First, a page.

William J. Miller’s novel analysis of Lee’s leadership during the pivotal Seven Days battles reconstructs his strategic thinking and corrects old assumptions.

I'm interested in anything William J. Miller has to say and doubly interested in anything tagged "novel analysis," given the 50-year stagnation in ACW history. Miller tends to write fascinating articles here and there; I have felt a powerful interest in him since he pre-empted my project of writing a day-by-day account of the weather during the Peninsula campaign. Somebody get a book out of this man.
Gordon C. Rhea overturns the common notion that Lee anticipated his adversaries with uncanny precision in the Overland campaign of 1864.

This is one fish in the barrel that keeps swimming no matter how many times you shoot it. Regardless of credibility problems with Lee's prescience, intuition, and mastery of psychology, the chorus of pop historians sings about these endlessly. They have been made indispensable story elements in too many narratives. The Rebellion's "master of psychology" anticipates every enemy move - except those made in his theatre against his own forces again and again. There are points in his career where the man is surprised by Pope and Butler! So fire away, Gordon. Choose a large caliber and aim for the historians.
Robert E. L. Krick takes aim at the oft-repeated criticism that Lee was not attuned to the demands of modern warfare because he failed to surround himself with enough subordinates to ensure the smooth operation of the army; in fact, Krick argues, Lee continually fine-tuned the performance of his support staff, striving to eliminate deficiencies.

I have noticed this tendency to find fault with Lee's use of staff; am very interested in Krick's counterpoints here.
Mark L. Bradley’s portrait of Lee’s relationships with Jefferson Davis and Joseph E. Johnston, offer contrasting views of the soldier as both politically assertive and reticent, respectively.

This also holds promise.

Lee politically assertive with Davis? Let's see.

Reticent with Johnston? Would that be before or after Lee contrived to obtain Johnston's command? See Cliff Dowdey and Steve Newton for the unpalatable details.

So do we have an unconventional offering under this super-conventional title? I hope so. We need such; the field needs it too.
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Saturday with Baldy

Received – and read – William F. (Baldy) Smith's Autobiography on Saturday.

This is a brilliantly edited piece of work – truly helpful with substantive (not summary) footnotes, its light touch calibrated to the well-informed ACW reader. The edition is a superb throwback to the bookmaking of 50 years ago and the material was very spicy with lots of fascinating gossip and interesting speculation.

Baldy rewarded my reading with two solid pointers for my reconstruction of McClellan's Secret History. He also helped me decode Burnside and Franklin a little, an ongoing project.

Good material this, a primary source way out of the mainstream, and what a setting for reading. My veranda was warm; yellow tree leaves filtered my light; a slight breeze carried off the smoke of my Balkan pipe filler; there was a sweet stout handy; and the radio was broadcasting some Wagner by the Washington National Opera Company.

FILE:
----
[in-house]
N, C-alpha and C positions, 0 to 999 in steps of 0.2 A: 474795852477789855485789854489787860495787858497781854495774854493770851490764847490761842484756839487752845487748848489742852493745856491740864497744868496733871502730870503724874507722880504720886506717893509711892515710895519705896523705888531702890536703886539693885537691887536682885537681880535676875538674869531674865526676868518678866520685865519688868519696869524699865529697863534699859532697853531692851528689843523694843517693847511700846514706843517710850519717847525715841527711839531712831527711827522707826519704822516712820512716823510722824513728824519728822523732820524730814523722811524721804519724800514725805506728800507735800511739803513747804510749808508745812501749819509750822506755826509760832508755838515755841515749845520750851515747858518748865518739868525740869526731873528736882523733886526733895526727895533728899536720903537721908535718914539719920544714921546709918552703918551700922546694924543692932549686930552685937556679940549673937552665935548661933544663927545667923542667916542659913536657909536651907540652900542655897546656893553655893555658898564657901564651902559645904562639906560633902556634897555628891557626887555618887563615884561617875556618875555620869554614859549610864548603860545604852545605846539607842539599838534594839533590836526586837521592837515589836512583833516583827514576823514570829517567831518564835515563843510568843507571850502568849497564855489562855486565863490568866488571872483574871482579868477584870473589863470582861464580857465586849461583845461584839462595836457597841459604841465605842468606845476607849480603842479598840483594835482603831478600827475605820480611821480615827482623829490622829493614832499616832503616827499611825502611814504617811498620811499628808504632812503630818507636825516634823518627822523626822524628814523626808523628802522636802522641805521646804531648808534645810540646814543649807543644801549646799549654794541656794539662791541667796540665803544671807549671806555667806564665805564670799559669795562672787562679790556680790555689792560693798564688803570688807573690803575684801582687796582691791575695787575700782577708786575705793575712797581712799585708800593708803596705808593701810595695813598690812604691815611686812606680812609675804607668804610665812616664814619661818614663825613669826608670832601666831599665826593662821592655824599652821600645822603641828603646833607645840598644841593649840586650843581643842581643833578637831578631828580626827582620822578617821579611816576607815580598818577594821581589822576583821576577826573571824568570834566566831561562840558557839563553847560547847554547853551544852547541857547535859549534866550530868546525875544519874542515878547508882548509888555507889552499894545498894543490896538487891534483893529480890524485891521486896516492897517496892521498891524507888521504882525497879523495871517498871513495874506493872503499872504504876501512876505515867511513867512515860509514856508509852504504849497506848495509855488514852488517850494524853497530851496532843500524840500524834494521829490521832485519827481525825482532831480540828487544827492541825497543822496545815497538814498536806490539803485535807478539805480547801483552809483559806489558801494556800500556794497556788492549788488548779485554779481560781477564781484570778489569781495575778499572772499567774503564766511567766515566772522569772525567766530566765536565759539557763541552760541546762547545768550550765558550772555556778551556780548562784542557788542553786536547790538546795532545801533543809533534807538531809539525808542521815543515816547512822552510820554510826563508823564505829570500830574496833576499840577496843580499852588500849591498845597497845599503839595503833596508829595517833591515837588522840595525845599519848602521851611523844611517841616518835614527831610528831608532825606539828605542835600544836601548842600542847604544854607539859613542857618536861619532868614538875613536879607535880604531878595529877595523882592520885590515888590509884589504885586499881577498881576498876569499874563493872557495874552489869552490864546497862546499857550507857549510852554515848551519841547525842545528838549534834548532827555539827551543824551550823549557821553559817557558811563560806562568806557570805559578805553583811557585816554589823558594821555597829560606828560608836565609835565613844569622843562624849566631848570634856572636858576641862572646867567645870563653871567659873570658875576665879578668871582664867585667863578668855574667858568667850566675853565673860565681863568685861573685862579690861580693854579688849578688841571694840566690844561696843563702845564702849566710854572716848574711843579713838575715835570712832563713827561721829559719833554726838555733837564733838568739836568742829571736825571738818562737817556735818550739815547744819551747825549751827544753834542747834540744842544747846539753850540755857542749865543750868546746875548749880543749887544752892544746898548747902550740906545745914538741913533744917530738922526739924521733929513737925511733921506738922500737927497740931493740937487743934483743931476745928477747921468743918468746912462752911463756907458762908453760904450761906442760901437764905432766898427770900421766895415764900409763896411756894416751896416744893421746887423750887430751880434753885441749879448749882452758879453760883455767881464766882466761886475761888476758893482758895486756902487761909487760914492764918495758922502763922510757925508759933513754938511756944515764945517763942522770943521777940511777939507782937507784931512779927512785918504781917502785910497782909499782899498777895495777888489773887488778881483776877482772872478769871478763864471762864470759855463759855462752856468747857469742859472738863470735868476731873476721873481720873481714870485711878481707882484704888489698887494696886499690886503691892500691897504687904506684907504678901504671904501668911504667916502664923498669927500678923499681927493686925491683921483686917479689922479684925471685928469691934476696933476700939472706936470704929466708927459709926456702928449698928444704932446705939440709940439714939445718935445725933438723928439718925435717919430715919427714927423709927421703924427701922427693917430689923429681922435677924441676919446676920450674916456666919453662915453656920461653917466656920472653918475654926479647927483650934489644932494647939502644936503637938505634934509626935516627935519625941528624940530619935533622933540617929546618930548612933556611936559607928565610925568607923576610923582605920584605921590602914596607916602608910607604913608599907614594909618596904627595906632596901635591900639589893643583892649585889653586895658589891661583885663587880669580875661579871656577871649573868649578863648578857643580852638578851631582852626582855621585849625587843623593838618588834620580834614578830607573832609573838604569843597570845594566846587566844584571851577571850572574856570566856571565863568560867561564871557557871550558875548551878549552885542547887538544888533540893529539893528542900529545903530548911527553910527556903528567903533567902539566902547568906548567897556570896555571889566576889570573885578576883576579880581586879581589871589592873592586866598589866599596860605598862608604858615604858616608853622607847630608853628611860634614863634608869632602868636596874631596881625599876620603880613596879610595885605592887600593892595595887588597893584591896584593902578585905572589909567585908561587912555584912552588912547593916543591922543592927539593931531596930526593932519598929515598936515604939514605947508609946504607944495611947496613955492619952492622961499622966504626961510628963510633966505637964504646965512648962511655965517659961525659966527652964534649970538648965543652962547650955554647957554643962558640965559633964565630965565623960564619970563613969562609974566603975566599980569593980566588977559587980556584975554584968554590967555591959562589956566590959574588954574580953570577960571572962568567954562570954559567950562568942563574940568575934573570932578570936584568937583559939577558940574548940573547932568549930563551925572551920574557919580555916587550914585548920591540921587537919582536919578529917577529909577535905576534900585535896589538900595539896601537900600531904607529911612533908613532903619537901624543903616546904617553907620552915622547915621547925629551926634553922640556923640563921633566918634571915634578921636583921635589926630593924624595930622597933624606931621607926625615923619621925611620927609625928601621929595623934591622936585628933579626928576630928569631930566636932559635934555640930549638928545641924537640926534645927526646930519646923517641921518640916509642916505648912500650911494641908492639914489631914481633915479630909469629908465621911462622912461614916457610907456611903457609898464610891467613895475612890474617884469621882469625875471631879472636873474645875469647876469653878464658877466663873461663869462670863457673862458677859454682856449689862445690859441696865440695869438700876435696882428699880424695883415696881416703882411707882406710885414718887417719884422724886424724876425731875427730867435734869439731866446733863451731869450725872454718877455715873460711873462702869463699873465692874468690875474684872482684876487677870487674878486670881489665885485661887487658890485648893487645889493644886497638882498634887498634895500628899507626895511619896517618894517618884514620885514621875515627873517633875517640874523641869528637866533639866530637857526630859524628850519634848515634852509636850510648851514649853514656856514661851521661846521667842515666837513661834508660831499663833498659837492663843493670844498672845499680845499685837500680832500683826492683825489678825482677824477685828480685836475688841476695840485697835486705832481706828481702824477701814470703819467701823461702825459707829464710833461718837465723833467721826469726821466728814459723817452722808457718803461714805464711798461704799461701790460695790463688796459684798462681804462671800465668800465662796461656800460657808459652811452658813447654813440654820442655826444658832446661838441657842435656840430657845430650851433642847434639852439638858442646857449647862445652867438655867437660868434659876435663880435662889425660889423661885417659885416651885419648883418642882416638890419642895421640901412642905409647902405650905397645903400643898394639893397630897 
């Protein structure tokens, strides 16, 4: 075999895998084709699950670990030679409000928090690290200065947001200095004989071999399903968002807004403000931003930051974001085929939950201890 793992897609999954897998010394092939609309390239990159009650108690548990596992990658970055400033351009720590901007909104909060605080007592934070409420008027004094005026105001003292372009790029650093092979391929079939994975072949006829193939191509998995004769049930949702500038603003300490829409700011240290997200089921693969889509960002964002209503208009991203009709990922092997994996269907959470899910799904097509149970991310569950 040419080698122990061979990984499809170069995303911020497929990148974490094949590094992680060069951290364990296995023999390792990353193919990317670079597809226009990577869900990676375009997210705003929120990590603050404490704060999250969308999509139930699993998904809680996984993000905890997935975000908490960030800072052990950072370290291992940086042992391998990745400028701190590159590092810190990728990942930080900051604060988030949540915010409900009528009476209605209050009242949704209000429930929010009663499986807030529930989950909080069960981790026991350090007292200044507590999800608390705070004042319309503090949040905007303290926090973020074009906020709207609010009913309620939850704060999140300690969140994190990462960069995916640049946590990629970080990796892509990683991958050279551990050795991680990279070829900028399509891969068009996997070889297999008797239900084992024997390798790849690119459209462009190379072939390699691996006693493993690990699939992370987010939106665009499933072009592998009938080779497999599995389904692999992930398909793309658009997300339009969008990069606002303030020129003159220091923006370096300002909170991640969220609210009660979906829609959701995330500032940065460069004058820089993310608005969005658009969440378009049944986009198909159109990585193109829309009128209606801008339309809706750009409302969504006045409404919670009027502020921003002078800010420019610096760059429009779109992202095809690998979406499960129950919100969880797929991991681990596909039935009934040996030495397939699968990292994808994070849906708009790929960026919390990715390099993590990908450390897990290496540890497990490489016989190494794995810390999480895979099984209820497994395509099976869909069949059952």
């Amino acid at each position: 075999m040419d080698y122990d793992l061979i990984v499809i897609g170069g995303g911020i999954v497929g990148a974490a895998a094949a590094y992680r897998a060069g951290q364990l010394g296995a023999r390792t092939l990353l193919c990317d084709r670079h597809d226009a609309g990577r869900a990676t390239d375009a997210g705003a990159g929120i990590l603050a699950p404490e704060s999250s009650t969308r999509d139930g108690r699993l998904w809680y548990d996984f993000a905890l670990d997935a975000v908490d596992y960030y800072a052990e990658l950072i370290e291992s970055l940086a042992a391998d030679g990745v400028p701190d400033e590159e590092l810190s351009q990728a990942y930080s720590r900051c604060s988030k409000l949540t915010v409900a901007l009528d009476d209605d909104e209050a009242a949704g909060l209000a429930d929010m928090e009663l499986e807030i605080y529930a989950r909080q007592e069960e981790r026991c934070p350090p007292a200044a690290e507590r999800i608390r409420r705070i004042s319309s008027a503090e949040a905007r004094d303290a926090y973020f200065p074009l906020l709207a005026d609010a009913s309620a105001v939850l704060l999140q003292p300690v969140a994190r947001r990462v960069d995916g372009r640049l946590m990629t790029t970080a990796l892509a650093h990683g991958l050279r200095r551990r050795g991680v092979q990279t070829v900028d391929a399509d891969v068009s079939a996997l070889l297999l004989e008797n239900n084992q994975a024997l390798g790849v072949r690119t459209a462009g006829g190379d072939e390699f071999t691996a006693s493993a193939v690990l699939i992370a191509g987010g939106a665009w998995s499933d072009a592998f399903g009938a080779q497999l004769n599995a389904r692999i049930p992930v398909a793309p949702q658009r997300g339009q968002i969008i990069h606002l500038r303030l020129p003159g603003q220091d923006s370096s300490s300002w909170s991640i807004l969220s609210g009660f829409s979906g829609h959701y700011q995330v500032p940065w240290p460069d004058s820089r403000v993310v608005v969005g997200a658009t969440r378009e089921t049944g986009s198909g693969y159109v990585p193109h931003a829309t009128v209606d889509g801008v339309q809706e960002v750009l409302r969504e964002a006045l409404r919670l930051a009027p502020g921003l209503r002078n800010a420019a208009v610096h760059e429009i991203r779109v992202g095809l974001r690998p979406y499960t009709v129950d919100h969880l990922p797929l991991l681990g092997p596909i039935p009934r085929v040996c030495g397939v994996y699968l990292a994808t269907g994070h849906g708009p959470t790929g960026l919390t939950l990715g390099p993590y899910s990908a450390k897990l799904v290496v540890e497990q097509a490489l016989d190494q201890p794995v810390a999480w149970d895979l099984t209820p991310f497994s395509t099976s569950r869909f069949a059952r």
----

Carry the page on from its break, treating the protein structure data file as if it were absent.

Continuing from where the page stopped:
Sorry: what were you saying just then, Baldy?
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A few reminders from Archer Jones

Archer Jones once wrote a book to deal with the nonsense emanating from the pens of Civil War historians: Civil War Command and Strategy. I recommend it highly.

Here are a few ideas to sample:
By the 19th Century, soldiers had come to take pursuit for granted and many subscribed to what was almost a myth: A destructive pursuit was the natural concomitant of victory in battle. This seems to have resulted from generalizing a few instances into the usual and proper norm, then treating the majority of cases as aberrations from the normal, and attributing the lack of pursuit to lethargic commanders, a faulty theory of military operations, or even sympathy for the enemy.

A destructive analysis of commanders who fail to pursue is now the natural concomitant to military histories of the Civil War.
Some scholars have believed that the civilians properly understood war as attacking and destroying the enemy army and viewed Union generals as obtusely failing to comprehend this obvious truth.

I would say some scholars maintain no distance whatever between themselves and certain Republican viewpoints expressed in the war.
By generalizing from Lincoln's instructions to Burnside, Hooker, and Meade to aim at Lee's army rather Richmond, they [historians] had placed him [Lincoln] on the side of the civilians rather than the soldiers.

Nor are those the only generalizations they derive from specific Lincoln decisions or comments.
But this thesis about Lincoln fails on the ground that he never gave such instruction to commanders in other theaters, and because those to the Virginia generals clearly related to his and Halleck's desire to avoid a siege, to their aim to keep Lee away from Washington and the Potomac, and to their hope to hurt him if he made a mistake.

But, sir, you speak of mere context!
Thus Lincoln sided with his soldiers against the sometimes vociferous criticism of belligerent, almost blood-thirsty civilians and supported them [generals] in acting according to what history, their war experience, and their respect for the adversary taught them was a realistic strategy.